Tech billionaire Mark Cuban says he conducts business almost exclusively via email. To be constantly connected, he carries two phones: one Android, one iPhone.
"With access, I'm always available; I can always communicate," says Cuban. As owner of the Dallas Mavericks, a star on ABC's "Shark Tank" and an investor in countless companies, that's a lot of emails. All the time.
In a recent episode of The Thrive Global Podcast, host Arianna Huffington asked Cuban if the constant flood of unanswered emails ever leaves him feeling overwhelmed.
"I guess I go through so many emails, I've kind of become immune to that," says Cuban.
He checks emails whenever he has an extra minute. "If I'm laying in bed watching a game, if it's halftime of a Mav's game, that's when I'll do my emails," says Cuban. "It allows me to disconnect from whatever other things that have my attention, and it actually works out really well."
Still, Cuban says he is actually less attached to his devices now, at 58, than he used to be.
"I think entrepreneurs go through a process. When I was all in and I was starting companies, I would dream about work. And literally, I'd wake up and I'd have to do things ... it just consumes you," says Cuban. "And I think entrepreneurs go through that process; creative people go through that process.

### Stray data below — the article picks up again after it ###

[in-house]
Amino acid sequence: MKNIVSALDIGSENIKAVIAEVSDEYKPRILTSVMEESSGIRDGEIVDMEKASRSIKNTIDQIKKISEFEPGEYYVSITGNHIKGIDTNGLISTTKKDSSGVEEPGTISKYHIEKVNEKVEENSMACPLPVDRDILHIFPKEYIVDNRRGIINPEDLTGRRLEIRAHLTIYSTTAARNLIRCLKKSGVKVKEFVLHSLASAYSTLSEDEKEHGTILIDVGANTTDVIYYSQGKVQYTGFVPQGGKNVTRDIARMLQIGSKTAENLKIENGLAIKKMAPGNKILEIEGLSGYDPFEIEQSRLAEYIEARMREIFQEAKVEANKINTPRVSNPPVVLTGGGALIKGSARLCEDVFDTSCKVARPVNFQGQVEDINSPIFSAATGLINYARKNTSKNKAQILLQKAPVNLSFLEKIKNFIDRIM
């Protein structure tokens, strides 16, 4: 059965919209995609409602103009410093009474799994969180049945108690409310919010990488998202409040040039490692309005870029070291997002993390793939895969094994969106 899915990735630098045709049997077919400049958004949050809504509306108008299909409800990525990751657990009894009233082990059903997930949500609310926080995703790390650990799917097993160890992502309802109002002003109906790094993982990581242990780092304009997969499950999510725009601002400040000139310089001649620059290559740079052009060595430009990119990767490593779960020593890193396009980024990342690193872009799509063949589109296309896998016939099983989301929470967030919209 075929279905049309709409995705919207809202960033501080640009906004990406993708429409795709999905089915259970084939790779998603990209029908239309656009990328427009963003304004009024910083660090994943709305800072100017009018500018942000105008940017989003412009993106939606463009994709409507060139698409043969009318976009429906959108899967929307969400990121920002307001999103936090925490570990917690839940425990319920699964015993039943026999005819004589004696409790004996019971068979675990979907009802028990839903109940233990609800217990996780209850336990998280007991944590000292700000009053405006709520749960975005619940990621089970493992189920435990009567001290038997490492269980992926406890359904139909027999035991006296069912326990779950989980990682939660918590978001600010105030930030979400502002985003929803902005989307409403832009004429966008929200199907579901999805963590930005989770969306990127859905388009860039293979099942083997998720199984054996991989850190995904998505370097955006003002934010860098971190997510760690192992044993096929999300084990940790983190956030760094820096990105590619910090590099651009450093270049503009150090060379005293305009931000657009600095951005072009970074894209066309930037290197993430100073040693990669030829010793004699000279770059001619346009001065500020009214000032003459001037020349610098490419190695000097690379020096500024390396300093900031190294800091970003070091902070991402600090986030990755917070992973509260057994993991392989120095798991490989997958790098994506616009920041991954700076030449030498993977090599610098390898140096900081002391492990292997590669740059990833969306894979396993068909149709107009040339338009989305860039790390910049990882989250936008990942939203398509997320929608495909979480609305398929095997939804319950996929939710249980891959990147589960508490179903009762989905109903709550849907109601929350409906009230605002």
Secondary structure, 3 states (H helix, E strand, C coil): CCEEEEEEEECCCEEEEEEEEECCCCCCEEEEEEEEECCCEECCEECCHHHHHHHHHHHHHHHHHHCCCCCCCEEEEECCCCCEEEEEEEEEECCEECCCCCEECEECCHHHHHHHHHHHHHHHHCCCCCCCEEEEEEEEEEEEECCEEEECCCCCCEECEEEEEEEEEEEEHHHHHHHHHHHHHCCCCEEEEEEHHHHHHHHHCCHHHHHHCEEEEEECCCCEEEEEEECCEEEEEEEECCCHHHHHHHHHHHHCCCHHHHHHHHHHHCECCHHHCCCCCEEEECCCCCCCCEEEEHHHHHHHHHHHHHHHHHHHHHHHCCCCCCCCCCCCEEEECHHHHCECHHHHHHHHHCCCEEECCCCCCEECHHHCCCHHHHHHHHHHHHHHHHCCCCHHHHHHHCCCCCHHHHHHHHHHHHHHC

"As I kind of graduated to a different facet of my life, I really don't have a problem disconnecting because there's nothing that's so pressing," he says.
"Before I go to bed, I can put my phone [down] and not worry about having to pick it up in the middle of the night and [I can] just get a good night's sleep."
Or he can watch NBC's "Law & Order." Cuban says he uses headphones to watch TV, so as to not disturb his wife, and sets the television to turn off automatically so he can just fall asleep.
"Maybe it's a bad habit," Cuban says of his TV routine. "I think it's an old habit that I just haven't gotten rid of. Where, when my mind was racing so much and I needed to turn off and couldn't, it was a distraction. When I was thinking about work all the time. If there was something else on, just to distract."
He says he also uses a fitness tracker to know when he's getting good sleep and when he's not. (He's used Fitbit but says the Microsoft version is his favorite.)
Cuban says he gets by on six hours of sleep a night, though seven is ideal, and he's always down for a good nap particularly if he is traveling.
Besides, that all still leaves plenty of time for e-mail.
"If I'm sleeping six, seven hours and working out one hour, there's another 16 hours that I have access to my phone," he says.
Disclaimer: CNBC owns the exclusive off-network cable rights to "Shark Tank."